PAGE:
L.A. County offering money to renters affected by COVID-19 pandemic

Christel Deskins

Rodolfo Cortes, 30, of El Monte and other tenant rights activists assembled in March at El Monte City Hall to demand that the City Council pass an eviction moratorium during the COVID-19 pandemic. <span class="copyright">(Jason Armond/Los Angeles Times)</span>
Rodolfo Cortes, 30, of El Monte and other tenant rights activists assembled in March at El Monte City Hall to demand that the City Council pass an eviction moratorium during the COVID-19 pandemic. (Jason Armond/Los Angeles Times)

Los Angeles County renters who’ve suffered financial setbacks because of the COVID-19 pandemic can soon apply for thousands of dollars in assistance to help them get on top of their payments.

The application period for the income-based L.A. County COVID-19 Rent Relief program opens Monday and will remain open until Aug. 31. Up to $10,000 will be given to households that meet the program’s income guidelines.

The emergency rent relief is financed through $100 million in federal CARES Act money. Its goal is to help about 9,000 households.

Half of the available money will be directed to residents who live in specific ZIP Codes the county identified where residents are at higher risk

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We’re eating a lot more pizza during the pandemic. Why Domino’s is getting the biggest slice of the pie

Christel Deskins

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Once a week Brandi Johnson finds herself peeping through her red curtains, on the lookout for her favorite delivery—the one that means she doesn’t have to cook dinner. When the driver pulls around the corner and stops in front of her apartment, she runs upstairs to look out another window, this time to make sure the box is placed outside her front door.  

Like many Americans during quarantine, Johnson has been ordering a lot of pizza.

“Pizza is the perfect comfort food for me—not too messy, hard to mess up, good whether it’s hot or cold, and I don’t need silverware,” says Johnson. “It’s just a perfect guaranteed meal to have during such uncertain times.”   

Top pizza chains have benefited from the cravings of customers like Johnson. Papa

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Do kids still need vaccinations if they are learning online during the COVID-19 pandemic?

Christel Deskins

The 2020-2021 school year will soon begin the way it ended in South Florida: online.

And while your child may be temporarily learning through a computer screen instead of in a classroom, that doesn’t mean you should delay a trip to the doctor.

All public and private schoolchildren from kindergarten through 12th grade in Florida still need to get the necessary vaccines required to attend school — even if they are learning online, according to the Florida Department of Health.

And yes, this includes students who plan to remain in virtual school once kids can return to campus masked up for socially distanced learning.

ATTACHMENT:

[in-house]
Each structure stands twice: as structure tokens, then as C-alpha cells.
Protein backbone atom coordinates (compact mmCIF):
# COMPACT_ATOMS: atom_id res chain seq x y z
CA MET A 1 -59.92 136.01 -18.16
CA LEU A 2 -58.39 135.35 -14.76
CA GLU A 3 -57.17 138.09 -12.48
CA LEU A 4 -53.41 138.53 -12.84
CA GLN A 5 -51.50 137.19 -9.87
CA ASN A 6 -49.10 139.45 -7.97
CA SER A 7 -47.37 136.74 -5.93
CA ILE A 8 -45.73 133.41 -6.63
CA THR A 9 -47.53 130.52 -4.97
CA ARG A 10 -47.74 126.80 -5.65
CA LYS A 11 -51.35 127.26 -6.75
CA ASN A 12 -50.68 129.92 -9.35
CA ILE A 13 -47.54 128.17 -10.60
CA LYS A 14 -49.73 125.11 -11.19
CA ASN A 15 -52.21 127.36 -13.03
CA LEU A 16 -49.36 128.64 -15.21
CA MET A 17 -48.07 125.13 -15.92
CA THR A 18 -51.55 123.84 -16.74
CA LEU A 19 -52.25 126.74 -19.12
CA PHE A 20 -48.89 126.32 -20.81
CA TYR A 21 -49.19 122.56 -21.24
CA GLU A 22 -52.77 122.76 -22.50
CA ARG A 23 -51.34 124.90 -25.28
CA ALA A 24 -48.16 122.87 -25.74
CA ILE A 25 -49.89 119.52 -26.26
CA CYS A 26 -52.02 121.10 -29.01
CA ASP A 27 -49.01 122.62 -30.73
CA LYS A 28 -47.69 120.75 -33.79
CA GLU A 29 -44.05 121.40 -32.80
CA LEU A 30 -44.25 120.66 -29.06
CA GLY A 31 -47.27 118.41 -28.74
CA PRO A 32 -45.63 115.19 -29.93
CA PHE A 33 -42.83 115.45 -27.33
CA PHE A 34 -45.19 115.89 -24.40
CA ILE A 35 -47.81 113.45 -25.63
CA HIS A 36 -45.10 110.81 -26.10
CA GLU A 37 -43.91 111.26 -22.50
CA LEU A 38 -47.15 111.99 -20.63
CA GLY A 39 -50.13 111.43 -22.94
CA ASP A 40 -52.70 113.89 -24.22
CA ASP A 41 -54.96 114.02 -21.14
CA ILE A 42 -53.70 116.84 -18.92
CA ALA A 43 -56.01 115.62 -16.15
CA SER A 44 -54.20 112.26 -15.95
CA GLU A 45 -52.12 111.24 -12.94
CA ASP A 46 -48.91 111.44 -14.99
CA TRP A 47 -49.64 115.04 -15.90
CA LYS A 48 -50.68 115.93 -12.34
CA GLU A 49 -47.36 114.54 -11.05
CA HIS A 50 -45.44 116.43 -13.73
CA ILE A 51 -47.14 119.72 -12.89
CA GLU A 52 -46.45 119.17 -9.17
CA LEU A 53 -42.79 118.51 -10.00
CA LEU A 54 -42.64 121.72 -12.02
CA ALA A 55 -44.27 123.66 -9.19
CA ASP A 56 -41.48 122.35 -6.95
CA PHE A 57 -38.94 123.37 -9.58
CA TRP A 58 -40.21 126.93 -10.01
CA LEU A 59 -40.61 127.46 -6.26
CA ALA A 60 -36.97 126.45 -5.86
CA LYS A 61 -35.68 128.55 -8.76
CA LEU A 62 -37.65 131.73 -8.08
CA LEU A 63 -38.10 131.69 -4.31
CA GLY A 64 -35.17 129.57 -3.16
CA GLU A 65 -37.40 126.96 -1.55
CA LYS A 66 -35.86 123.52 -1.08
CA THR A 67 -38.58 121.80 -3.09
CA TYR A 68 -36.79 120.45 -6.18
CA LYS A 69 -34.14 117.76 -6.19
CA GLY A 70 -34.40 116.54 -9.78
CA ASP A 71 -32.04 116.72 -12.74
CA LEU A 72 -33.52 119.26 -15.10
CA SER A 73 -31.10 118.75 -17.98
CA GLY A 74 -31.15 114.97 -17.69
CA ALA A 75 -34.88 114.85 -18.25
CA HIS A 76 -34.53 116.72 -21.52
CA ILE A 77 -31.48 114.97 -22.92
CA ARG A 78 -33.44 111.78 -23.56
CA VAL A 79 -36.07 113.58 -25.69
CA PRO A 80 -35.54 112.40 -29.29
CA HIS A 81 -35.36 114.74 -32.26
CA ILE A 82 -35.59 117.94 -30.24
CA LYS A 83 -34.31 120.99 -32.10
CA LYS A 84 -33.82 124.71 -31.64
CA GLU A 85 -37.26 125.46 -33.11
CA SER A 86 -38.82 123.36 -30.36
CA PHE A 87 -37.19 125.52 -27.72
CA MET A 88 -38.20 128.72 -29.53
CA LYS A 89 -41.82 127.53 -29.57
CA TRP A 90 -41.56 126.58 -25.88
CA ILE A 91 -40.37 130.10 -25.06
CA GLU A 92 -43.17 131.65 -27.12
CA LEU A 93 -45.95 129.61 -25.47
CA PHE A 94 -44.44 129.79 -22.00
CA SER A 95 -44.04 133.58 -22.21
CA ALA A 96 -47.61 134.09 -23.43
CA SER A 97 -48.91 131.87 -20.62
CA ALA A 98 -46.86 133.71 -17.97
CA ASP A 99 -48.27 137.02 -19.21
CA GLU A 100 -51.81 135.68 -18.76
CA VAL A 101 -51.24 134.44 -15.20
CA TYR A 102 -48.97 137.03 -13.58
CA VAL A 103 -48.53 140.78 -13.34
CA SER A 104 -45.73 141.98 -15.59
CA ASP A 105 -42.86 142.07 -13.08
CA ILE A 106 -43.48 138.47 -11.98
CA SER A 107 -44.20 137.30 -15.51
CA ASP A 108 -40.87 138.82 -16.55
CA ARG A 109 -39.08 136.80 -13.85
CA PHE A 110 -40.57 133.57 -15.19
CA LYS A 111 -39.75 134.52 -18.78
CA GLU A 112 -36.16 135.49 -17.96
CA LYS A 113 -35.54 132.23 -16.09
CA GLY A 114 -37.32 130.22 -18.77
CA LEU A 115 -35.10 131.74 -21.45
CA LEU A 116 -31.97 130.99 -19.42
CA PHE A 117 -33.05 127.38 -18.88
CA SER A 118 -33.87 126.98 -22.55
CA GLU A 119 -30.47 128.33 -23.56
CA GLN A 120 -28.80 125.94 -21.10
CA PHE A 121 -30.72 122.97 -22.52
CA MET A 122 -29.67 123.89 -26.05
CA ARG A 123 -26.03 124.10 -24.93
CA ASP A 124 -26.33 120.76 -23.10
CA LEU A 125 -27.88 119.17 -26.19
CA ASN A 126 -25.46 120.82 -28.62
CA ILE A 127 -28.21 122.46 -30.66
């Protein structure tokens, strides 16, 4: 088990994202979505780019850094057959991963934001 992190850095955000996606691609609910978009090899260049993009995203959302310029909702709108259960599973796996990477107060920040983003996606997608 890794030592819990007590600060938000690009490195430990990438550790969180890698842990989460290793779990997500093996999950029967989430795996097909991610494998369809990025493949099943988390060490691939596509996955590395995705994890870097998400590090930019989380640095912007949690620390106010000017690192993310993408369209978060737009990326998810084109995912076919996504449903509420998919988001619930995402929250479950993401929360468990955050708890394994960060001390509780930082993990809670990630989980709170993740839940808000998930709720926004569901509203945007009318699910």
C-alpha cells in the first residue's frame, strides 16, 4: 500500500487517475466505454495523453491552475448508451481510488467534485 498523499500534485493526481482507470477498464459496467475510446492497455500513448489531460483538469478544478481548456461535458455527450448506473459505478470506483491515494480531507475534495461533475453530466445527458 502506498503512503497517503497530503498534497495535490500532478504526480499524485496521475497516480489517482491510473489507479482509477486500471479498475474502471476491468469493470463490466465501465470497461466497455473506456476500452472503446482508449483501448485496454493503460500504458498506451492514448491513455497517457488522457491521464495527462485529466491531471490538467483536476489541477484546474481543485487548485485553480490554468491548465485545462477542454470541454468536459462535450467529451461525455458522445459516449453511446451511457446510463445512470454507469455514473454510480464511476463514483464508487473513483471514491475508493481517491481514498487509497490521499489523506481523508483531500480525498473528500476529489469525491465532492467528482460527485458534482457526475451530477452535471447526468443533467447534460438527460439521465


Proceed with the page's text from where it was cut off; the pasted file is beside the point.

Miami-Dade and Broward Public Schools are reminding parents that they need to make sure their children’s immunization records are up-to-date, or that exception requirements have been met, now that the school year is starting again, as usual.

School officials say Florida also hasn’t issued any waivers

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Interest in homeschooling has ‘exploded’ amid pandemic

Christel Deskins

MISSION, Kan. (AP) — As parents nationwide prepare to help their children with more distance learning, a small but quickly growing number are deciding to take matters entirely into their own hands and begin homeschooling.

Some are worried their districts are unable to offer a strong virtual learning program. For others who may have been considering homeschooling, concerns for their family’s health amid the coronavirus and the on-again, off-again planning for in-person instruction are leading them to part ways with school systems.

Mindy Kroesche, a freelance writer and editor from Lincoln, Nebraska, had been leaning toward homeschooling her 12-year-old son, who has autism and ADHD diagnoses that made middle school a challenge. But she always felt her 10-year-old daughter was “built for school.” Now with the pandemic raging, she is pulling them both out for the year.

“We just saw that with her wearing a mask for the entire day,

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Visualising tech billionaires’ wealth gains during the pandemic

Christel Deskins

Apple boss Tim Cook has joined the billionaire’s club after the coronavirus pandemic helped the technology giant’s share price hit record highs.

His new-found status comes just days after Mark Zuckerberg became the third member of the so-called “Centibillionaire Club” when his personal wealth rose to $100 billion (£76bn).

The Facebook co-founder follows Jeff Bezos and Bill Gates in reaching a 12-figure net worth, with the Amazon and Microsoft founders also seeing their fortunes rise considerably in recent months.

US tech billionaires now occupy seven places in the list of the top 10 wealthiest people in the world.

The wealth of Bezos in particular has shot up at an unprecedented rate, as lockdown orders around the world saw people turn to the online retailer for food and entertainment.